So I do that – or I panic about it. Obsessively.

If I can help it, I sort of gravitate towards the shade as a force of habit; if the road is small and minor enough, I’ll cross for it. Think of it as one giant game of “the floor is lava”. If I can’t do that, it’s not necessarily the end of the world, but I’ll worry about it until I can. If I have to go out there at some point, but not at a specific time, I’ll put it off. The same applies to buildings/rooms that I know set me off, although they tend to fit more into “worry and procrastinate” than “avoid”. At the very least, if heat is present, it’s always a consideration. I also end up wearing and re-wearing, washing and re-washing, a fairly small section of my clothes, those which at some point were deemed loose enough and thin enough and breathable enough to not pose a risk. And, as my Twitter followers will know, I don’t ever bloody shut up about it. It takes over.

Then the guilt and self-consciousness and self-loathing start. Because, well, it’s only June. And you’re only in England. It can’t be that bad. I mean, it’s not like it’s actually made you feel ill. You shouldn’t have to psyche yourself up to go to the shop ten minutes from here because it looks really warm outside. You really over-react, because you’re as pathetic as usual. I guess I see it as a sign of weakness that, if it can’t be eliminated, should at least be vaguely hidden. And it’s only going to get worse. Quick, magically make yourself less pathetic before it gets even worse. There’s a lot of frustration about not being able to make the problem go away. I end up feeling trapped, and that makes me panic even more; I’ve also got a bit of a thing about being trapped and/or suffocation, so it’s probably that.

What’s more – and this is where things start getting really weird – that panic arises almost to the same level at the thought of other people being vaguely too warm. Even other people who I know couldn’t physically care any less and are therefore almost definitely fine. Maybe it’s because that means it really is “that bad”, but this also crops up when it’s not currently warm where I am, when I read or hear about it in another place, another time, fiction even. So many things can “set me off”; not in a way that’s at all debilitating, just a few minutes of “okay, I’ll pretend I don’t know that information and deny any feelings related to it” to “AAAAAAGH IT MADE ME THINK ABOUT THE THING AND I’M AWARE OF THE THING QUICK MAKE ME UNTHINK IT I CAN’T UNTHINK IT” followed by “WHY DID THAT FREAK YOU OUT, SILLY PATHETIC BRAIN”. For example, the weather-related bits of the World Cup coverage sometimes set me off. Festival sets sometimes set me off if it looks like a hot day. Other people’s posts about the weather sometimes set me off. Stuff about much more extreme weather elsewhere sometimes sets me off. A particularly Tumblr post during last year’s UK heatwave explaining that yes, America/Australia, it really is that bad because nobody’s used to it, set me off pretty badly; I should probably blacklist the topic, but I have no idea how people would tag it, and it’s really hypocritical of me considering I talk about it all the time. I’ve been set off by a fairly small part of a novel before, too, although that had the effect of making me read to the end of the chapter, so the character in question would be out of there and – in theory – I wouldn’t have to think about it any more. Again, this isn’t really major, but it’s confusing. If it’s just about my own hypersensitivity, which I know isn’t typical of most people, why do I get so obsessively concerned about everybody else?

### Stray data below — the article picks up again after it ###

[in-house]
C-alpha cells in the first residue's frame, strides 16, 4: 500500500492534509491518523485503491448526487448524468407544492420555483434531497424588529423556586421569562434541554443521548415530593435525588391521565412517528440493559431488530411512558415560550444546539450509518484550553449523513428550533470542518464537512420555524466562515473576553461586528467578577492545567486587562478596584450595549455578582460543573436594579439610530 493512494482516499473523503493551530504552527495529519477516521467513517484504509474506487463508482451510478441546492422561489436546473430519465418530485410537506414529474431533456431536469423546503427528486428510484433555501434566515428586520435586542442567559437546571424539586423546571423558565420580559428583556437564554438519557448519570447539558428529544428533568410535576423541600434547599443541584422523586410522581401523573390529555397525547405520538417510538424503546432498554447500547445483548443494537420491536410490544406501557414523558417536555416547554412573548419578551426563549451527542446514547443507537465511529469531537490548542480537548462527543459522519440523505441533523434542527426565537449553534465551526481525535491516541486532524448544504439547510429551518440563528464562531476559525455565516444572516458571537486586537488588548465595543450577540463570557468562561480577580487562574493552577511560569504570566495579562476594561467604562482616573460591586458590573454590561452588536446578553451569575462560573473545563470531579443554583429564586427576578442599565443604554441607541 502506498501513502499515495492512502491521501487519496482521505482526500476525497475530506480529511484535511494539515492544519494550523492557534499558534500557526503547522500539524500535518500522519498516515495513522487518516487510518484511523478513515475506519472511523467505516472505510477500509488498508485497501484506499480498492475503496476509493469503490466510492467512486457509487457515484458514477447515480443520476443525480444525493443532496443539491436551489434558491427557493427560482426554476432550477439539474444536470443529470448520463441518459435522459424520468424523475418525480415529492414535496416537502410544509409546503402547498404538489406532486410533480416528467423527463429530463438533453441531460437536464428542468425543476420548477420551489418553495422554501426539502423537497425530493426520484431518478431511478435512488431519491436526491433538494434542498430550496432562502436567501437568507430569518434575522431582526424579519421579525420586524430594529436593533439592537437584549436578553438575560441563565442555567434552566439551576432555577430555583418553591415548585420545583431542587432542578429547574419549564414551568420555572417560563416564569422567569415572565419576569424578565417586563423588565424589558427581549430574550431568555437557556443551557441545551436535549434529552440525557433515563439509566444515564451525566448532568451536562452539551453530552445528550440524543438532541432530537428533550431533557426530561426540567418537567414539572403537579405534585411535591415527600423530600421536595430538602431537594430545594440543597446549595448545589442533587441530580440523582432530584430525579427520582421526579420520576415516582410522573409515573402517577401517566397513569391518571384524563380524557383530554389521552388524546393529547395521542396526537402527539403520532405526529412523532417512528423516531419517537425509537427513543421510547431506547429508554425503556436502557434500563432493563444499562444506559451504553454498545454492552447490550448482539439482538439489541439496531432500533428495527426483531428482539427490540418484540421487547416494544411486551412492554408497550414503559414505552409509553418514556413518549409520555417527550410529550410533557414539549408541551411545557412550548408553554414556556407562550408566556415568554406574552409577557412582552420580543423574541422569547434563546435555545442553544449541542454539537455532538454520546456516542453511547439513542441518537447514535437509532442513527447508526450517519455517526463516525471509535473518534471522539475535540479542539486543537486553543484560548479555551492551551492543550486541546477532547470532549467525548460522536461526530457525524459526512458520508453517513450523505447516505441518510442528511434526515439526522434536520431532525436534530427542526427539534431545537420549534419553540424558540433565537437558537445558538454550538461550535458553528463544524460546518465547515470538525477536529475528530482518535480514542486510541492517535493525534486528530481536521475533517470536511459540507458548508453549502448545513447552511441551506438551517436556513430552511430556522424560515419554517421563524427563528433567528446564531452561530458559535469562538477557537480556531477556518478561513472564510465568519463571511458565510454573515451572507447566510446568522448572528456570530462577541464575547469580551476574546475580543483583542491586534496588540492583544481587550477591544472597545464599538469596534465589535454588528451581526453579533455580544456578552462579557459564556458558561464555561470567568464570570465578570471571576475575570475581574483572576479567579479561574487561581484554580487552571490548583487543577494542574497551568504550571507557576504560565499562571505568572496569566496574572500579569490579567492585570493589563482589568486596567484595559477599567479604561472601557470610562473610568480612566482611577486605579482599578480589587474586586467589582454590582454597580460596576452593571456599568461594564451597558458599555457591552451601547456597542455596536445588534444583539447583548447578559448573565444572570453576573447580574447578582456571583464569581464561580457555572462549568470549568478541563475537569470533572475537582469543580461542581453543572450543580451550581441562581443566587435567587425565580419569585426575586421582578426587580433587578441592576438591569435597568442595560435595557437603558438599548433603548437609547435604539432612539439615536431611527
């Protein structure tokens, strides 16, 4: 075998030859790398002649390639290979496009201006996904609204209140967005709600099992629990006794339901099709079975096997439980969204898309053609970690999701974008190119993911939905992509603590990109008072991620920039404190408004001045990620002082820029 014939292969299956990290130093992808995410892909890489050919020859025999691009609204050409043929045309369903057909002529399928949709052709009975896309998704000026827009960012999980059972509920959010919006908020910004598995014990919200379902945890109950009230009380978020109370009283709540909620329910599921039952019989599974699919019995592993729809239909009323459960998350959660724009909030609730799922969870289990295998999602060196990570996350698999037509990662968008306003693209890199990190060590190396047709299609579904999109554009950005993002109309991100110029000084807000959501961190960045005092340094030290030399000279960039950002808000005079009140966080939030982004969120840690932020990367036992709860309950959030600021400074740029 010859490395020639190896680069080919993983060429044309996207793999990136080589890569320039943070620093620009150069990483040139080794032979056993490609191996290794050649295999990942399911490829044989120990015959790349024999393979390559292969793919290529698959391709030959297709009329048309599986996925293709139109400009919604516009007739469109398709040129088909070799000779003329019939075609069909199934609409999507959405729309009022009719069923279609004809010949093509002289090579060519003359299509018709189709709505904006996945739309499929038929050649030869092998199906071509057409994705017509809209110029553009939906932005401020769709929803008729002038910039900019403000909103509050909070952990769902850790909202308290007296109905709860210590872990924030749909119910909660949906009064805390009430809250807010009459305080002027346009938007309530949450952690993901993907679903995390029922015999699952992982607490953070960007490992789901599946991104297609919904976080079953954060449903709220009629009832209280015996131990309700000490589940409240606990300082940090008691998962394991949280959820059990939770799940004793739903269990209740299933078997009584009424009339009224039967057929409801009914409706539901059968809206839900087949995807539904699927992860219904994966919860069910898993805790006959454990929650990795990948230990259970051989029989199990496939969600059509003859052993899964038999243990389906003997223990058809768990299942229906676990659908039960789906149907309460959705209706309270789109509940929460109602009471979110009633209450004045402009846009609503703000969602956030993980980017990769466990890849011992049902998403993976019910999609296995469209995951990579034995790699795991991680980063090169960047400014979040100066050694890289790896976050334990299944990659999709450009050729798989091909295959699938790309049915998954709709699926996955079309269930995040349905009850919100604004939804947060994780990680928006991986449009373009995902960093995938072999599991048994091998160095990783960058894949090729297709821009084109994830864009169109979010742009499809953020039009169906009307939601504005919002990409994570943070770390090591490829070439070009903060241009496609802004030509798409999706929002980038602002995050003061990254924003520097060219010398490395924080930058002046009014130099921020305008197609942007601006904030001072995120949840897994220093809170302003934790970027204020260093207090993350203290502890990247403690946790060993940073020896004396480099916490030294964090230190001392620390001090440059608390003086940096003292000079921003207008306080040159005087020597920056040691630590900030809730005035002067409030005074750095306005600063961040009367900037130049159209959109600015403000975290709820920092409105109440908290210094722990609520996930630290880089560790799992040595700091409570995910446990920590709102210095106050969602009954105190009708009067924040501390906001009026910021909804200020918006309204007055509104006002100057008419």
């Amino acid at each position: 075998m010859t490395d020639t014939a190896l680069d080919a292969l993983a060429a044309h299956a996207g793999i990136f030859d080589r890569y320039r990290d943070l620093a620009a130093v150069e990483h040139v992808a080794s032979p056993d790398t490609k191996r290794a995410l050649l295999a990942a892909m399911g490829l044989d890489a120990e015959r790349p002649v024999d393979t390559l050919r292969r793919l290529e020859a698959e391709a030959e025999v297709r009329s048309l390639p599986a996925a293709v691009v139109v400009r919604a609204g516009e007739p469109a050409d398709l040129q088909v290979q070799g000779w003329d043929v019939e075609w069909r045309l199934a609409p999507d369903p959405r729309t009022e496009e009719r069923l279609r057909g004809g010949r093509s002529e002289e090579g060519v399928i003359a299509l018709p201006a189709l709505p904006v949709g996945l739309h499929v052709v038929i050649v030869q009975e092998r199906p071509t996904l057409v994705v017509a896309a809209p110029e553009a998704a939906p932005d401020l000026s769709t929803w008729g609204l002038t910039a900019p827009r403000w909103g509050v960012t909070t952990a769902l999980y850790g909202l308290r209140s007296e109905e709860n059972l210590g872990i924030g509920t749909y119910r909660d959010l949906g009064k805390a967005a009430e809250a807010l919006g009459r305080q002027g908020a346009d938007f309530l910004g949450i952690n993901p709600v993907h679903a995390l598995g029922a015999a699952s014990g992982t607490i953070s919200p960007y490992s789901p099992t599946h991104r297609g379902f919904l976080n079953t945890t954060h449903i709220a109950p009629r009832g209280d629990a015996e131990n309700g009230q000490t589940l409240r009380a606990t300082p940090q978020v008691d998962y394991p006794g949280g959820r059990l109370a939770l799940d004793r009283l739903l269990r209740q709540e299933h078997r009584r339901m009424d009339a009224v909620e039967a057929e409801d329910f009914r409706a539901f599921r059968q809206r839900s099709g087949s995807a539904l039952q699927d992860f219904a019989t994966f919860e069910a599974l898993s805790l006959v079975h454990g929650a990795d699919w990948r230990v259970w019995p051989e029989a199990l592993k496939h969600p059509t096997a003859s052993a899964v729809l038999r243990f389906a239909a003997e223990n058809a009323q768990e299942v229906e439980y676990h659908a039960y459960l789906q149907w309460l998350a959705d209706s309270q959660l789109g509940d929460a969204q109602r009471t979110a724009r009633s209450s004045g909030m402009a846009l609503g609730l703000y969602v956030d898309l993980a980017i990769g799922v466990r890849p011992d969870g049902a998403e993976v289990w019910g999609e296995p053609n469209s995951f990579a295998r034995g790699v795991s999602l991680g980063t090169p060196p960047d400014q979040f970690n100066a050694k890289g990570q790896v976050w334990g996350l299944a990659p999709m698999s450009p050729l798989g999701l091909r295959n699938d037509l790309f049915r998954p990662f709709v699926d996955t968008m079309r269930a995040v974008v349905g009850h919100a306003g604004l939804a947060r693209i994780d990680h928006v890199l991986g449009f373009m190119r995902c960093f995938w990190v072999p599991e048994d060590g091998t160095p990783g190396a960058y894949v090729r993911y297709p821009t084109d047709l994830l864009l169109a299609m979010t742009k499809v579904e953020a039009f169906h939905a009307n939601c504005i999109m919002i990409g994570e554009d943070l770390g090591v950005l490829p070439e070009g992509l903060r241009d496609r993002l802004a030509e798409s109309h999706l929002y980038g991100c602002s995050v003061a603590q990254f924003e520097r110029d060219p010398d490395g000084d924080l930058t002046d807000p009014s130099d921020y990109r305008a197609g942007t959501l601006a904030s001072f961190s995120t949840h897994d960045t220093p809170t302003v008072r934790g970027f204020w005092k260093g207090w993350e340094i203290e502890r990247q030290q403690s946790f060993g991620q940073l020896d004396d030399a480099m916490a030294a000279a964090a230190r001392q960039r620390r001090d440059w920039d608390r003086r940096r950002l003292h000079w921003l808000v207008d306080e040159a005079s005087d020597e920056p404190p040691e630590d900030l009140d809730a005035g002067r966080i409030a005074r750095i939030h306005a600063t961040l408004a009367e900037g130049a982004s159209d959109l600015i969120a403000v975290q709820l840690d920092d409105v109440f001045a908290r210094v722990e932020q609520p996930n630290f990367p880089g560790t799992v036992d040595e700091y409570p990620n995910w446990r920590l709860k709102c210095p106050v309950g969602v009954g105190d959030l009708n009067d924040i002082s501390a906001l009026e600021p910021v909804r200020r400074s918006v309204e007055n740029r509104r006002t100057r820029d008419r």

Not really sure how to conclude this, other than “answers on a postcard please”. Sometimes it feels like it’s such a big deal and it’s inescapable, and other times it feels like a minor inconvenience that sometimes freaks me out a bit too much. At any rate, I guess this post will come in handy for linking to in future posts. Because believe me, this topic’s going to come up again… and again… and again…

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Entitlement

(For the sake of honesty – this post has been edited quite heavily. A previous version included what was fairly clearly a personal experience, and on reflection I’ve decided I’m not all that comfortable with such detail being out there; especially as, although I see this blog as anonymous, in my opinion I’m still sort of identifiable, and consequently so is he. I would also like to make clear that this is not due to pressure from anyone, but to do with several unrelated events in the past week that have made me think about whether or not it was generally a good idea to put that information out in the public sphere.

TW: Descriptions of harassment and sexual assault, and reference to rape and rape culture.)

Entitlement is the numerous stories I’ve heard or read about women being physically trapped by a stranger until they give up their phone number. Or a kiss. Sometimes more.